Hey hi and hello there. It’s a new face for your Thursday While We’re Waiting, as #TeamThursday has undergone an injection of different writers. Kyle Welch and Jacob Rosen, long-time contributors to this spot, are gone but not forever. Replacing them are myself and the internet’s Frank Ryan. While I don’t plan on writing any screenplays for you, I do hope and believe that between the two of us, we can keep up with the level of talent that Kyle and Jacob both brought to your eyeballs.
It’s hard starting. That can be intentionally taken a lot of different ways. Ledes have always been a tough thing for me to write,1 so there’s one, but starting a new chapter of #TeamThursday is tough. Trying to follow behind Kyle and Jacob and Jess and all the others before me is akin to undrafted rookie free agent Desmond Harrison trying to take over for Joe Thomas. I often think in memes and GIFs2 and all I can think of is Harry Potter screaming at Snape for taking over as Headmaster after Dumbledore died. How dare I stand where they stood.
But nevertheless, here we are. As I try to think of what to write about, how to match if not do better than those before…I am stuck. Starting is hard. Kind of like starting a season with the ghosts of better teams past. In the outfield for the Tribe is a starting group of Jake Bauers, Leonys Martin…and a collection of players including Greg Allen, Jordan Luplow, possibly Tyler Naquin, maybe Jason Kipnis, a statue of Grady Sizemore, a blueberry scone, maybe a 6-pack of Great Lakes Brewery craft beer? Yes, as Michael Bode wrote earlier this week, this team is still good, but it could be better. There were moves (and still are moves) to be made to improve upon this team.
Gone is Michael Brantley, a player for whom I basically had to attempt to dislike last year due to my disdain for picking up his option, yet despite all that made me look like a fool when he continued to produce pretty much exactly as he had previous. Tasked with filling in for him is Jake Bauers, a prospect who has more swing and miss than Brantley but also a higher walk rate. Gone is Edwin Encarnacion and his clockwork 30+ home runs, replaced by never-should-have-left Carlos Santana and his underrated ability to take a frickin walk. Gone are Cody Allen and Andrew Miller, with little to no replacements, unless you are like newcomer Mitch Krall and think our bullpen could be solid.
In the new-age of Cavaliers basketball, starting over seems to be the routine, as some players were here for fewer than days than it’s been since I’ve changed my underwear. In was Nik Stauskas and Wade Baldwin but then out again they were for Brandon Knight and Marquese Chriss. Out with them was Alec Burks, who ended up being a semi-useful piece for a tanking team like the Cavs, which meant he and his expiring contract were on the road again. Will all of this starting and stopping ultimately make like Elphaba and be for good?3 Time will tell. Zion Williamson4 looms as the big door prize, the giant stuffed animal waiting for the team that’s able to drop the hammer in the standings hard enough to ring the bell. Will Cleveland be able to pull off the tank? That has already started.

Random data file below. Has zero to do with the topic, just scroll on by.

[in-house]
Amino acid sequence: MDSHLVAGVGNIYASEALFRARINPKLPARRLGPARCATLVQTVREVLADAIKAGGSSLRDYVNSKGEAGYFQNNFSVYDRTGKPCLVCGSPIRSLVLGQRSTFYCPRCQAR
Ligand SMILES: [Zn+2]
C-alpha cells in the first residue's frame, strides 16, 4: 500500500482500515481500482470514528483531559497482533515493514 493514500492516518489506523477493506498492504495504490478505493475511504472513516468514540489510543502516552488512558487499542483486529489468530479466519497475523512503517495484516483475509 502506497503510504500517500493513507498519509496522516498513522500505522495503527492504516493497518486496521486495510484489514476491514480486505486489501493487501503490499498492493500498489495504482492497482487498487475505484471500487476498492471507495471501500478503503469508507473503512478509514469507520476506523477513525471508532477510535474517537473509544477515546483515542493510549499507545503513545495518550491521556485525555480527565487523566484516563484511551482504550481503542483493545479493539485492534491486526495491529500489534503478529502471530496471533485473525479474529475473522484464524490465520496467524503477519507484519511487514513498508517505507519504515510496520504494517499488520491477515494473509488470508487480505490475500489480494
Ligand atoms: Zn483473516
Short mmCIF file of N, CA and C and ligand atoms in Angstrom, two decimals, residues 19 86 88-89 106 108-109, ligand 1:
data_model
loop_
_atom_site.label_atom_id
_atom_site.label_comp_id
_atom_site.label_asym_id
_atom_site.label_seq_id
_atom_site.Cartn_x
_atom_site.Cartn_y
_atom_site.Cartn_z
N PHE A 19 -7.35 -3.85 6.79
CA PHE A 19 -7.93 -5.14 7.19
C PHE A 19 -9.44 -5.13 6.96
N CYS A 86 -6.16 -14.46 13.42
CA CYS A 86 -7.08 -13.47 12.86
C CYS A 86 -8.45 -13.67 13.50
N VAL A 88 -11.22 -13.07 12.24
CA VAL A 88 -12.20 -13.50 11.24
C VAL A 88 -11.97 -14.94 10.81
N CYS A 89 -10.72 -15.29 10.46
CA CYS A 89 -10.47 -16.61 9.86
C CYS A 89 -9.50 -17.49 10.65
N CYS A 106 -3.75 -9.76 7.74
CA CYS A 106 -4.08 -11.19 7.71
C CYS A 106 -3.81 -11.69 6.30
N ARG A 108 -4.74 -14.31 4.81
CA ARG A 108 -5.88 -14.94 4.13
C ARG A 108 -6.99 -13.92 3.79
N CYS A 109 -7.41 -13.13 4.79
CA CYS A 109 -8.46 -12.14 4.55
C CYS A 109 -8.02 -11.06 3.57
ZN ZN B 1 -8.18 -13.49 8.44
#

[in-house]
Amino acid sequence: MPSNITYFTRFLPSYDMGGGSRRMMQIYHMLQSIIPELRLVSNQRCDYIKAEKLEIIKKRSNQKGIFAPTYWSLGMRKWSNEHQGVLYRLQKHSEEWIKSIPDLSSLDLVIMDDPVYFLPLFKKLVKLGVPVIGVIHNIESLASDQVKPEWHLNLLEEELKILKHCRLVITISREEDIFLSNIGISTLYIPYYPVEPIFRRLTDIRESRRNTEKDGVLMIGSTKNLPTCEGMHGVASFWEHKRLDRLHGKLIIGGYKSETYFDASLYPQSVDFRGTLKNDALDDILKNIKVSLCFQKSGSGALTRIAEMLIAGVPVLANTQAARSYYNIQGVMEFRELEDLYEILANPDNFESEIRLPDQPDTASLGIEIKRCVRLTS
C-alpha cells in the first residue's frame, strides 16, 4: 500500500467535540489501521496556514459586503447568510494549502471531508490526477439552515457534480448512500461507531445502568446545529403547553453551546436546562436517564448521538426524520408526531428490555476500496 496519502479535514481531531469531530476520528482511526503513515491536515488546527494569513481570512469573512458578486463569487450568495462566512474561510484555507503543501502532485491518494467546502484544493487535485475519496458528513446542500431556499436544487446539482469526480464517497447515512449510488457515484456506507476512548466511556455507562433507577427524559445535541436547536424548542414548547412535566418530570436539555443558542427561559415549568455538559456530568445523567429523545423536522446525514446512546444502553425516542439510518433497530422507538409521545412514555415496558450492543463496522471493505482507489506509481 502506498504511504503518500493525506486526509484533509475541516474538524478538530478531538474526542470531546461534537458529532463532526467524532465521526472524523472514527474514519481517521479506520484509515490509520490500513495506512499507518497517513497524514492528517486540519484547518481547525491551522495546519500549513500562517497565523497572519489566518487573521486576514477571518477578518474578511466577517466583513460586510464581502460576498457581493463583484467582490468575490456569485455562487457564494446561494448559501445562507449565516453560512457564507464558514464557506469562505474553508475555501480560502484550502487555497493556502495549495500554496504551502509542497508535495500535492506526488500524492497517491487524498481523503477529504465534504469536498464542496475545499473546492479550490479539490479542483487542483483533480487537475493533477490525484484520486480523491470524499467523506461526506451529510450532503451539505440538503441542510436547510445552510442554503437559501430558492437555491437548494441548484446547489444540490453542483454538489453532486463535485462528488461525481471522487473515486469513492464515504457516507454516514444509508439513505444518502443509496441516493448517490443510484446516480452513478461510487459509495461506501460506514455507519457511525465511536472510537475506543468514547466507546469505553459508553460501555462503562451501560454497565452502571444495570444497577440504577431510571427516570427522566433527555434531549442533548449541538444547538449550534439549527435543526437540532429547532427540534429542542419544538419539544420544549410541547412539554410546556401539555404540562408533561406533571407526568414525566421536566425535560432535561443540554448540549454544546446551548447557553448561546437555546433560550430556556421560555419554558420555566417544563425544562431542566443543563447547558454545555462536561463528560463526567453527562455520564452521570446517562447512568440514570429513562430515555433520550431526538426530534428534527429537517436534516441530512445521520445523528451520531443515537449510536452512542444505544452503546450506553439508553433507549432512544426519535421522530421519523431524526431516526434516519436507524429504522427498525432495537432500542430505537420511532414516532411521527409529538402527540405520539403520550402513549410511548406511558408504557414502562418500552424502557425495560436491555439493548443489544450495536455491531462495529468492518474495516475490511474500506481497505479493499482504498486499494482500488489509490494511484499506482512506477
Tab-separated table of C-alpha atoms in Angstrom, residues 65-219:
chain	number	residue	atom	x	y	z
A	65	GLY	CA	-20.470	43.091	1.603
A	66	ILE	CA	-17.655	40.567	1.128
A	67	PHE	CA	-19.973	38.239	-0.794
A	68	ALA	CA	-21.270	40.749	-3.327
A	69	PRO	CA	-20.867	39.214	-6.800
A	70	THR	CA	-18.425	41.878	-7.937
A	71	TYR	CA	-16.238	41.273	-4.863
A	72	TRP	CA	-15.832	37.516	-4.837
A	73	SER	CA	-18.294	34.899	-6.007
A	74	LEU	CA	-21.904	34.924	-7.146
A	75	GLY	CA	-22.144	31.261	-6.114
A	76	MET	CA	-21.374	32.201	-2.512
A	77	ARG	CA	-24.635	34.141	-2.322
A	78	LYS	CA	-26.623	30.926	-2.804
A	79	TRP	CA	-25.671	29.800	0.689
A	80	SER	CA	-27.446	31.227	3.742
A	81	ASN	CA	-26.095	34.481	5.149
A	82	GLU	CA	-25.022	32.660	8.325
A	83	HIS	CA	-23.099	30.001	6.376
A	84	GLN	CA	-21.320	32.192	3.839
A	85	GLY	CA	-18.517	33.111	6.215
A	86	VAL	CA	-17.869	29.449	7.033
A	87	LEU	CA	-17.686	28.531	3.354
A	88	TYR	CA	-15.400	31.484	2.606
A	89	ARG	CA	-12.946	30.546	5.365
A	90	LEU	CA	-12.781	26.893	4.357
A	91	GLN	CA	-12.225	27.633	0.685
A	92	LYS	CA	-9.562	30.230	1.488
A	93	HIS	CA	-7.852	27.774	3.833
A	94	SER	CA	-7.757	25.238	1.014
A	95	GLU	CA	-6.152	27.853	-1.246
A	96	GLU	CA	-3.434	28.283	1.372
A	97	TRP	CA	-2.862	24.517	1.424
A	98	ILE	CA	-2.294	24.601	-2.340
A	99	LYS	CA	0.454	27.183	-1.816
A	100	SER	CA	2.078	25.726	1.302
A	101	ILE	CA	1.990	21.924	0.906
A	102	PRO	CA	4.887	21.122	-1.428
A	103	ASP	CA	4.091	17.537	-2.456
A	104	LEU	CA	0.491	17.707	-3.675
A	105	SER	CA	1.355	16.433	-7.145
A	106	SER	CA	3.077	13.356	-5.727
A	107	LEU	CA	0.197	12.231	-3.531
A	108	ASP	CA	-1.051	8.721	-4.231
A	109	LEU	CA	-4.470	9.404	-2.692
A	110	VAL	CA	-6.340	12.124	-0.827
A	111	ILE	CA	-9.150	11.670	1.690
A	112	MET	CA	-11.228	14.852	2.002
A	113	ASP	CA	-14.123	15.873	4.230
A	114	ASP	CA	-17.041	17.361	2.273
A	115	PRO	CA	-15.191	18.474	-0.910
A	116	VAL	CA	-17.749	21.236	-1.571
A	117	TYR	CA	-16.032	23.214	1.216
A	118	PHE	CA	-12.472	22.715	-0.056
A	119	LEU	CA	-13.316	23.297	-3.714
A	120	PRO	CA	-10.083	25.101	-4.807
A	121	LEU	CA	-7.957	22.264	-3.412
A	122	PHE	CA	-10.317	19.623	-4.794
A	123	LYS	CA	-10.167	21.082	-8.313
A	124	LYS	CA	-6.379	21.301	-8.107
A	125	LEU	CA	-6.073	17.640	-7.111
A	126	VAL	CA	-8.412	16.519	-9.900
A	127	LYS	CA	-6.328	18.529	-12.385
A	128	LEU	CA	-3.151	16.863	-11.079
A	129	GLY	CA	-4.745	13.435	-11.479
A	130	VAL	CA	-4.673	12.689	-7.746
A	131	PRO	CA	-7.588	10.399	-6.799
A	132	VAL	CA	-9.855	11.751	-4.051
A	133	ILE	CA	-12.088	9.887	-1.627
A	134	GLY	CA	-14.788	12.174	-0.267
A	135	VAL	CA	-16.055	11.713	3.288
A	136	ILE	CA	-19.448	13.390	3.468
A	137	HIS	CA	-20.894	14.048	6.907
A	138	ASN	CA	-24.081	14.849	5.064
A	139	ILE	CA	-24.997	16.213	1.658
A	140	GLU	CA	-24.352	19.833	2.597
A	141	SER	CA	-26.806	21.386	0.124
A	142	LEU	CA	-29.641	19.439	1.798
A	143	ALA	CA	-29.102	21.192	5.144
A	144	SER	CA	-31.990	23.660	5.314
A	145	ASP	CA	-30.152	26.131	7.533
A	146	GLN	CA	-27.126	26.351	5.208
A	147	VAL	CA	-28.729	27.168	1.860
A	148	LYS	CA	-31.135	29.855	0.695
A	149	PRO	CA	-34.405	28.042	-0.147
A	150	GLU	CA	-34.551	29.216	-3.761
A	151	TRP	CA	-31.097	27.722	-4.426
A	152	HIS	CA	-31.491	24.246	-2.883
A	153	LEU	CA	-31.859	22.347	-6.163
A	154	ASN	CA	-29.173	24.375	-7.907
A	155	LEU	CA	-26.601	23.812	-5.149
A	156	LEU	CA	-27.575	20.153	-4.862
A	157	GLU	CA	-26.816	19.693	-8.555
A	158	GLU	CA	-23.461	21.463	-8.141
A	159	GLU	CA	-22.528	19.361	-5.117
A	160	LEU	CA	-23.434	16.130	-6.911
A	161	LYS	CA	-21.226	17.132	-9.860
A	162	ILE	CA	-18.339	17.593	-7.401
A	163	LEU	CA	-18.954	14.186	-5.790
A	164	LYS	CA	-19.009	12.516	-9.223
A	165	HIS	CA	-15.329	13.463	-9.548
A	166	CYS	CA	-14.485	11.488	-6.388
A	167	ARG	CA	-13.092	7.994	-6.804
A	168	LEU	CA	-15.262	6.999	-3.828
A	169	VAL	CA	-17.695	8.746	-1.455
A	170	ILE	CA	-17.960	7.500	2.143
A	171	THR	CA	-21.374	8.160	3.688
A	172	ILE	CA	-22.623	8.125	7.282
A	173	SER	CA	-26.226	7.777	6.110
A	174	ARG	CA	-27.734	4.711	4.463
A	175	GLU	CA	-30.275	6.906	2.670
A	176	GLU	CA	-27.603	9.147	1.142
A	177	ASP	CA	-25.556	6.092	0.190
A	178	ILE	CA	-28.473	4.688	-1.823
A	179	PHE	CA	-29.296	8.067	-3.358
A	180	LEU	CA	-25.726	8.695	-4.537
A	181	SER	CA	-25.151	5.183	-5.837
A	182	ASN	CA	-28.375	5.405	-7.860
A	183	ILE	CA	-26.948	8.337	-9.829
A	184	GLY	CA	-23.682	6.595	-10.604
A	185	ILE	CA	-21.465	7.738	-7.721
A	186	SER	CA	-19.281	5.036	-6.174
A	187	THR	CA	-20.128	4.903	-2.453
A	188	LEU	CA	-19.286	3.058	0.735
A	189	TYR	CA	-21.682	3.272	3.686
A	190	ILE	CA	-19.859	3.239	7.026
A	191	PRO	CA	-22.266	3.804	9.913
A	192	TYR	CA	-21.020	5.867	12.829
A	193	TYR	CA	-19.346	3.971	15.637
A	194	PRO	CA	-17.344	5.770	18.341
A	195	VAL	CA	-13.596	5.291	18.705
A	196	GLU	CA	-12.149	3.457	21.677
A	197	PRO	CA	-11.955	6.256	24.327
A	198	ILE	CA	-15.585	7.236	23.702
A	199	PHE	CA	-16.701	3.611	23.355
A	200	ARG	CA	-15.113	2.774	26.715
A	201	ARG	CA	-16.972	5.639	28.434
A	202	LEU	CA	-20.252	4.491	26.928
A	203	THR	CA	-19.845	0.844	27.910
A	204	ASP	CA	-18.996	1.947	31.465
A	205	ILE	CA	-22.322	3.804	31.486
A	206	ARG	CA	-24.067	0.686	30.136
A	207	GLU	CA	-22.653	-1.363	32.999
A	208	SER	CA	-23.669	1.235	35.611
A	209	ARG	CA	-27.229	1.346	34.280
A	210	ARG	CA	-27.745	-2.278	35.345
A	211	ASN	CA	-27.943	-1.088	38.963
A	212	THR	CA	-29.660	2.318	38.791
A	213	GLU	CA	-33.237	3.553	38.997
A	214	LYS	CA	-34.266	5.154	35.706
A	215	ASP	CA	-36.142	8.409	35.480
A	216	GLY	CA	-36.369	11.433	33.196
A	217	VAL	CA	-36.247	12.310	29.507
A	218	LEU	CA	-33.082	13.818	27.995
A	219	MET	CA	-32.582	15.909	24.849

Starting this offseason for the Browns is one of renewed hope. Oh, sure, we have all been excited about a season, but not like this. This is the potential beginning of a run of success that football fans in Cleveland haven’t seen since juuuuust before I was born.5 With my mancrush Baker Mayfield at the helm, it truly seems like anything is possible, except for losing.
So what will the new #TeamThursday look like? An amalgamation of everything, such as this entry. Frank and I both are storytellers with an eye to the analytics, so sometimes you’ll get a rambling diatribe about nothing, (Oh hey hi.)) and sometimes you’ll get a deep dive into the stats of why Carlos Santana is actually good despite fans being in an uproar that he needs to swing the bat. One thing I can promise you is I will always rant with you, so let’s do that.
Rant Of The (Every Other) Week
I’m a hopeful guy. Despite my sometimes physically crippling anxiety, I really try hard to be optimistic about most everything. But after the Paul Hoynes interview with Chris Antonetti this week, I find myself deflated. The second question posed to the president of baseball operations was about a Francisco Lindor extension and whether or not the payroll savings created this season were directly tied to trying to accomplish a long term deal with the shortstop. Antonetti’s answer left me with more questions that inevitably went unanswered. Antonetti spoke in the general sense when talking about extension candidates, not wanting to cast aspersions that they were dissatisfied with Lindor but the second paragraph of the answer worried me as well. Antonetti is quoted as saying, “Beyond that, for a team and player to reach an agreement on a multi-year contract, both parties need to be motivated by the desire to make something work and find common ground. Without that desire, talks never progress.”
Obviously, both sides have to come to an agreement, you can’t force a player to sign an extension, but the idea that Frankie might not want to work out a long term with the team has me dour. The face of the franchise, Lindor has been an Indian for life and should continue to be. Alas, no one can be upset with a player wanting to test free agency, top out and get as much money as possible, especially given the pennies-on-the-dollar players are paid compared to the value they give to teams prior to even arbitration. I tend to be a little cold when it comes to player movement, not wanting to become too “fan heavy” so as to cloud my judgment, but the thought that in a few short years Lindor could/will be playing in another jersey just makes me sad.